Negotiations on the UN Arms Trade Treaty are set to continue next week in New York. That concerns a group of lawmakers who introduced a resolution today warning that because, among other concerns, the agreement represents a threat to the Constitutional right of U.S. citizens to keep and bear arms, the treaty is going nowhere.
“The Second Amendment was put in place to guarantee Americans a vital freedom. There are efforts underway domestically in Congress to take away and restrict this guarantee. With this UN arms treaty we see an attempt by those from outside our country to also undermine these rights. In Wyoming we understand just how important it is to be able to keep and bear arms and I will continue to stand up for those rights on both foreign and domestic fronts,” said U.S. Senator Mike Enzi, R-Wyo.
“This irresponsible treaty would effectively allow the United Nations to maintain a gun registry of all U.S. gun owners,” said U.S. Senator John Barrasso, R-Wyo. “Our resolution sends a clear message that the President should not sign the treaty and the Senate should not ratify it.”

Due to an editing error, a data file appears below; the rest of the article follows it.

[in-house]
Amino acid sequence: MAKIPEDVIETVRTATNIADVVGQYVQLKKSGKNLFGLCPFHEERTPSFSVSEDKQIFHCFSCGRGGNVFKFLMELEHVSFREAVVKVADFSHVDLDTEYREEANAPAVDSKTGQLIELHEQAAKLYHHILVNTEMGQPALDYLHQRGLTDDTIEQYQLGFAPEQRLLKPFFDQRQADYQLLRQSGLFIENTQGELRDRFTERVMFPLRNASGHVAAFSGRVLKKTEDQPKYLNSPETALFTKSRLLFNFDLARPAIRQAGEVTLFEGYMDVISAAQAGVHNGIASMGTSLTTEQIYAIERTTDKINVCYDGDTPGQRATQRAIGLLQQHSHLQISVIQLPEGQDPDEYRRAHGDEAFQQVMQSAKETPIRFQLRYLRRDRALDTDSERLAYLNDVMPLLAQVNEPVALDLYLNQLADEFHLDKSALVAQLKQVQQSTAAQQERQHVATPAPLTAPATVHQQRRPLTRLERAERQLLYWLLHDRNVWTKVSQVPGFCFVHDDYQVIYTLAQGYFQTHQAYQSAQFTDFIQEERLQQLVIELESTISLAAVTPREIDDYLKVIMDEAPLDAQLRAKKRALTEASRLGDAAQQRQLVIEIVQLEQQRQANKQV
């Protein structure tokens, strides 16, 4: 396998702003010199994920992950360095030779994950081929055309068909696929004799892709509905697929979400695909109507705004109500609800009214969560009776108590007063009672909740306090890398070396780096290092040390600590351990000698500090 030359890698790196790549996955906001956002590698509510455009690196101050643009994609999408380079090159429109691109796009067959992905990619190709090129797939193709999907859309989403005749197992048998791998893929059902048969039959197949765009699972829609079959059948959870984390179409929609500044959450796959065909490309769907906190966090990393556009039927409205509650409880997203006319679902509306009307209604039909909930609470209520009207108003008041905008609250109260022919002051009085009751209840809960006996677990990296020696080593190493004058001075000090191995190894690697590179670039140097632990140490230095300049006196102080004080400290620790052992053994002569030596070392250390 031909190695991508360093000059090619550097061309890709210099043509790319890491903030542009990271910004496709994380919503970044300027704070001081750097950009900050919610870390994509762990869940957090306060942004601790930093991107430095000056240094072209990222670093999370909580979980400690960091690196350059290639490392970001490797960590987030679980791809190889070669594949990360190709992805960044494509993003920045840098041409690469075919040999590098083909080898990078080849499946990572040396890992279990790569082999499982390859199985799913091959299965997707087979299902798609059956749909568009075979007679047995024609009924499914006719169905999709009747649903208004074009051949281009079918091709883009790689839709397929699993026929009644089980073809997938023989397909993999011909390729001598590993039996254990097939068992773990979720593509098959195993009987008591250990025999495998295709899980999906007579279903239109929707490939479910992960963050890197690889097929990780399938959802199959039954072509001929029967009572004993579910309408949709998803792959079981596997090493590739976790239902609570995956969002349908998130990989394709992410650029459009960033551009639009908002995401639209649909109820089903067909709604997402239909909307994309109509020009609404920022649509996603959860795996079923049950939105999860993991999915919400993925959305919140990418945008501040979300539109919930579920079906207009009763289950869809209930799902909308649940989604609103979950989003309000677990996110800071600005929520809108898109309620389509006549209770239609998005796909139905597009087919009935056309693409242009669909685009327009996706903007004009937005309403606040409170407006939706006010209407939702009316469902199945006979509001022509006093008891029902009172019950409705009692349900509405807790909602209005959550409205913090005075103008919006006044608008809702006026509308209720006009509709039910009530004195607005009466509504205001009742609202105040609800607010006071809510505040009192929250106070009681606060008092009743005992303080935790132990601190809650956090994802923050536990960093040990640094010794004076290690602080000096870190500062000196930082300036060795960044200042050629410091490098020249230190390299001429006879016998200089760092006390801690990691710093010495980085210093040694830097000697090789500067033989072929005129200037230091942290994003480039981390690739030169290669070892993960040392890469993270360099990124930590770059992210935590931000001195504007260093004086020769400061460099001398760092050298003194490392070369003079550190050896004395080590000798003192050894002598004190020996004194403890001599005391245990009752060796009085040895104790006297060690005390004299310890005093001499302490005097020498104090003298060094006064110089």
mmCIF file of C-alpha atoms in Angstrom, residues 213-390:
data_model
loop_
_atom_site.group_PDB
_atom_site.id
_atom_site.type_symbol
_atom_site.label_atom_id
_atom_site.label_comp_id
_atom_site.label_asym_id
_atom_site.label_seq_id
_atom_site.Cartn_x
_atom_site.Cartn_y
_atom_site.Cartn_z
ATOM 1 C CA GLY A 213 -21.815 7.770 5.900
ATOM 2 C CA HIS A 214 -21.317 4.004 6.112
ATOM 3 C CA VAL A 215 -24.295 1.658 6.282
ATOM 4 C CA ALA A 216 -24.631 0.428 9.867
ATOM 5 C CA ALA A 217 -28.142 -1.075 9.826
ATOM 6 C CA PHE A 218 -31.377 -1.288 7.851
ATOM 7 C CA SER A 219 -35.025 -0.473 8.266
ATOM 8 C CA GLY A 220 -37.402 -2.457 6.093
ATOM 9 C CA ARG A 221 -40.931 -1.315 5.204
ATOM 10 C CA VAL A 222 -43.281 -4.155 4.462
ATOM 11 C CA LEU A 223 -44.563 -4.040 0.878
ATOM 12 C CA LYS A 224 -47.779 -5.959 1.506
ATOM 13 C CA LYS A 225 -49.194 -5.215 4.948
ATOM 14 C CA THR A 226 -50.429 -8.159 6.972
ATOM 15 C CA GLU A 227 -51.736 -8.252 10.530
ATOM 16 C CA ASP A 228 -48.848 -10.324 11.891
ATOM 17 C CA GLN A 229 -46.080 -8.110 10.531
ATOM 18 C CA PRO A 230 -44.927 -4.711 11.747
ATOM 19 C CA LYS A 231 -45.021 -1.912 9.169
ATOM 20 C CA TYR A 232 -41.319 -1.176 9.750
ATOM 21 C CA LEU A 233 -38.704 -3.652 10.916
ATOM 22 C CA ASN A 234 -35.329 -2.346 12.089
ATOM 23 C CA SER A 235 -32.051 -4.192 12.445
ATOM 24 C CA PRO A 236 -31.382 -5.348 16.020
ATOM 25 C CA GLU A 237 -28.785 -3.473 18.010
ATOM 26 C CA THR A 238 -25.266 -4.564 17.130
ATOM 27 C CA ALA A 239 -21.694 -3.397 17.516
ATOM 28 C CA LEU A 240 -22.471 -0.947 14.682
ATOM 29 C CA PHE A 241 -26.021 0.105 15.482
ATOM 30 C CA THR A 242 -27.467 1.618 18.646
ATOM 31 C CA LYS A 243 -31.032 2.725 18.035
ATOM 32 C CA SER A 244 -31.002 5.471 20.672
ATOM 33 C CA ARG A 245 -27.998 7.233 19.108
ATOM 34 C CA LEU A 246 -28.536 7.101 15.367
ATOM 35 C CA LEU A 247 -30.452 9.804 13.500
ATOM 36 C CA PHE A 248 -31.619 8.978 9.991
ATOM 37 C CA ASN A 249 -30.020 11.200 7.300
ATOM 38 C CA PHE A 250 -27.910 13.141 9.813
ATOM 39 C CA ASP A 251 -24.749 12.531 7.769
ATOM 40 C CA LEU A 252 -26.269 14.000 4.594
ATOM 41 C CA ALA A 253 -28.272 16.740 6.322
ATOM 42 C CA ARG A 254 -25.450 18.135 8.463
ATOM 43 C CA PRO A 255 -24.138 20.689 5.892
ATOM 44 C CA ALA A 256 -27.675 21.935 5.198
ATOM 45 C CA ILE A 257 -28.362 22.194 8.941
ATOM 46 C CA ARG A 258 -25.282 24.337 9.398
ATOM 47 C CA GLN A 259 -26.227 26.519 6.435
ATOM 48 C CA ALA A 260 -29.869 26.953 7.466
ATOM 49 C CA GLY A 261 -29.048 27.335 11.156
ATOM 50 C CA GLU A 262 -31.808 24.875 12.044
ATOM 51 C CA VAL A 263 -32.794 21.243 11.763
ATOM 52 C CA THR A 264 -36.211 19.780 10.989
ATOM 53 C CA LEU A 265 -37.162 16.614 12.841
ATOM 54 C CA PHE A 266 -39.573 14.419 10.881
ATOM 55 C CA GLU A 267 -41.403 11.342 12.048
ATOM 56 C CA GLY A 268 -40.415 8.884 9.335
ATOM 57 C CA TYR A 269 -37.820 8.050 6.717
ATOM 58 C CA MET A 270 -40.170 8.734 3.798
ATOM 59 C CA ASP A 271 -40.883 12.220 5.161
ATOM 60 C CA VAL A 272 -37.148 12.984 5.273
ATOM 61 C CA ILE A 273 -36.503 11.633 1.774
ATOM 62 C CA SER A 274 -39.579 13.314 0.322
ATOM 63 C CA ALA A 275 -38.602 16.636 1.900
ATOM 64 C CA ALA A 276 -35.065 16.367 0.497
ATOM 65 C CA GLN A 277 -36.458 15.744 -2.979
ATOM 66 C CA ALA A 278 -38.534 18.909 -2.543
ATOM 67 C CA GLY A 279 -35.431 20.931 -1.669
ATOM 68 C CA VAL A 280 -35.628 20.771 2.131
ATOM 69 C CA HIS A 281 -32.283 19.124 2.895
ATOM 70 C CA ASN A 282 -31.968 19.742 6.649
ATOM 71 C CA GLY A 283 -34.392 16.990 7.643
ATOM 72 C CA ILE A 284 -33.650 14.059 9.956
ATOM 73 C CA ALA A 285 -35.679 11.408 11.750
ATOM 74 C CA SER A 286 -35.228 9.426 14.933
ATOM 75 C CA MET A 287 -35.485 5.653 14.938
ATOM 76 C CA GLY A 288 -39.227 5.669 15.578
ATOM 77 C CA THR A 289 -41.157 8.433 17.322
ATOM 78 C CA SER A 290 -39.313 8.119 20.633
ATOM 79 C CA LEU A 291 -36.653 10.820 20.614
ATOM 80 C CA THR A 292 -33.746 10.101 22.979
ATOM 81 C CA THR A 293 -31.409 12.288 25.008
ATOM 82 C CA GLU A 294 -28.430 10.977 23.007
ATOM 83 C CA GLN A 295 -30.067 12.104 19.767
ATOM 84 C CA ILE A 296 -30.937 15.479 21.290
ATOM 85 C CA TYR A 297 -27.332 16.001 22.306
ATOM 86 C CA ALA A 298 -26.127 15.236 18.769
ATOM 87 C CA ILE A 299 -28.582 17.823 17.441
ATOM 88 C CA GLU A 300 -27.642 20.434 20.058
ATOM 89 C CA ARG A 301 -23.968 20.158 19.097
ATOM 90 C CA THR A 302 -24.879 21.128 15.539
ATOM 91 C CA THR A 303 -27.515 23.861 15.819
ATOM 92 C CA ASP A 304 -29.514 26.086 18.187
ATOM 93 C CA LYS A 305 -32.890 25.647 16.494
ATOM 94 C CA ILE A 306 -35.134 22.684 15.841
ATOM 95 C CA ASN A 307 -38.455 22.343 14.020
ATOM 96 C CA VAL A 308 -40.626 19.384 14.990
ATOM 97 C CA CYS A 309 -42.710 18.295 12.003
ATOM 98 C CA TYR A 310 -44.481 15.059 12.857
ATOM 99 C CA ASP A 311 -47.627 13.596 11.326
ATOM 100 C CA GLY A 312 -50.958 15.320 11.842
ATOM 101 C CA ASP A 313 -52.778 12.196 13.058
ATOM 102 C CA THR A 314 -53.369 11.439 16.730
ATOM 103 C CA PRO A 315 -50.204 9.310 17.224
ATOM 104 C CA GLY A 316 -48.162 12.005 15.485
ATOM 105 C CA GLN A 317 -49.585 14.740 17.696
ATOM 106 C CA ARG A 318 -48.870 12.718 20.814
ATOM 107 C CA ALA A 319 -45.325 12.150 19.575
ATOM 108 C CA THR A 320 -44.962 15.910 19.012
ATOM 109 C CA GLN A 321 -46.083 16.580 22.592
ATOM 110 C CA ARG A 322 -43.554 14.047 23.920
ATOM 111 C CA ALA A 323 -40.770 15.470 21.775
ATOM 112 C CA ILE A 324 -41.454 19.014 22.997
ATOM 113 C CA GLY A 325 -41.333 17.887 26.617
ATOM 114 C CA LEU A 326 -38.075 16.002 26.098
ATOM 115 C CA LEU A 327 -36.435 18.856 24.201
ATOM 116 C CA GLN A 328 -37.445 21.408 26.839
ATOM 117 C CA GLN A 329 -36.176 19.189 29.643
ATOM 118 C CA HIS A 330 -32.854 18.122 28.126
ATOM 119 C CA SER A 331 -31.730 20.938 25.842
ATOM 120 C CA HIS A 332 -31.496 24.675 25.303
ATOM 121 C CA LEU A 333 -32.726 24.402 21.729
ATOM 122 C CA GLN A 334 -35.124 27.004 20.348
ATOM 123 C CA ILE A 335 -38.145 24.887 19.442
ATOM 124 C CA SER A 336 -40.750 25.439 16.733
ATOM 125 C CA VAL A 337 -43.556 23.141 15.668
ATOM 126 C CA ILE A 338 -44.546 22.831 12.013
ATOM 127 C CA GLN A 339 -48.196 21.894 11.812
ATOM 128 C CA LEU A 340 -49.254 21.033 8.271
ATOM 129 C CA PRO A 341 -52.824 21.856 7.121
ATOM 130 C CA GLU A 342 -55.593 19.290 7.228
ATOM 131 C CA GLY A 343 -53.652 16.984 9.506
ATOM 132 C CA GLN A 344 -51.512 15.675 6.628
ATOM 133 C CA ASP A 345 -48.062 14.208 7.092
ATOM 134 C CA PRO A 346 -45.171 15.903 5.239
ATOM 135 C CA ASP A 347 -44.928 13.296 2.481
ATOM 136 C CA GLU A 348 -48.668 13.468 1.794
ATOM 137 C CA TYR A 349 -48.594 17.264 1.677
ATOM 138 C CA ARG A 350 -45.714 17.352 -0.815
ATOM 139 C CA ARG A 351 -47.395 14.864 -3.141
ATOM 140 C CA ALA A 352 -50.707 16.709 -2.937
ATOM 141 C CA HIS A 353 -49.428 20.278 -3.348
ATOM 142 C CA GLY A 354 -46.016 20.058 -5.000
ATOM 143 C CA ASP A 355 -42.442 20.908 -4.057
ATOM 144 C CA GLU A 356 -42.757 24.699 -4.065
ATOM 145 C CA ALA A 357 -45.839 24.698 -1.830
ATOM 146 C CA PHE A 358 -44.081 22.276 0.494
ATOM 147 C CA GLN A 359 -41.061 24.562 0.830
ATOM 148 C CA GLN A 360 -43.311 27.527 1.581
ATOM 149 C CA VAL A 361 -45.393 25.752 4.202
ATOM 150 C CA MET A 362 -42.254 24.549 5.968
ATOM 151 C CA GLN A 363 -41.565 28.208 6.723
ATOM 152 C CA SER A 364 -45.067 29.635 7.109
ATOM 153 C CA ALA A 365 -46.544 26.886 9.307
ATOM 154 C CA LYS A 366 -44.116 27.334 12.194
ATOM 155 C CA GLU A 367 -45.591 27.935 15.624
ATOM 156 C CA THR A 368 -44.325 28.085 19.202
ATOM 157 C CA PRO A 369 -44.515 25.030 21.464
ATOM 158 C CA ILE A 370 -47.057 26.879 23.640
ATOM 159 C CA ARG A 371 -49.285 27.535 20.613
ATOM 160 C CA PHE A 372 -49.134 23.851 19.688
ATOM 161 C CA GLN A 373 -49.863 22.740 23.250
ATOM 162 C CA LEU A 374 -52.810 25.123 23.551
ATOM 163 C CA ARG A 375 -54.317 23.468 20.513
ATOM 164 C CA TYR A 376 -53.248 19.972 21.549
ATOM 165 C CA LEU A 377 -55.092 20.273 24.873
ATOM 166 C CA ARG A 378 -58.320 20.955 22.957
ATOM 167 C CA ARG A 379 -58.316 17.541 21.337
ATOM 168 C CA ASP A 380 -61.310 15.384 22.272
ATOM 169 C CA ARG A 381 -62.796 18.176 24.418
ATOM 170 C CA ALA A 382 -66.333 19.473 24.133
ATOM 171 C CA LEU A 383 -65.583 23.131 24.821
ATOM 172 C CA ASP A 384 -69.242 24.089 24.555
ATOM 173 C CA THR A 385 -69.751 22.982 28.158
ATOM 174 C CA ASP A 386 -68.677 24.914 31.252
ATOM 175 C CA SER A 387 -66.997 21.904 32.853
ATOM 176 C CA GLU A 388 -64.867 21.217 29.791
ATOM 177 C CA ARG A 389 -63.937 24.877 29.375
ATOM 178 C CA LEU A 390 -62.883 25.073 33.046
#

The Wyoming senators joined with Senator Jerry Moran, R-Kan. and 26 other senators in introducing a concurrent resolution expressing the sense of Congress that the treaty, “poses significant risks to the national security, foreign policy, and economic interests of the United States as well as to the constitutional rights of United States citizens and United States sovereignty…”. The resolution encourages President Obama not to sign the agreement and reminds proponents that no treaty can take effect unless it has been signed by the president, ratified by the Senate and Congress has passed legislation to implement it. That prospect is made less likely by the senators’ introduction of the resolution.
In addition to Second Amendment concerns, the resolution outlined concerns that the UN Arms treaty could impede U.S. arms transfers to its allies, open up the U.S. to “lawfare” from other countries abusing criteria in the treaty and transfer authority to an international bureaucracy not accountable to U.S. citizens.
Click here to read the resolution text.
Click here to read a short history on the UN Arms Trade Treaty.
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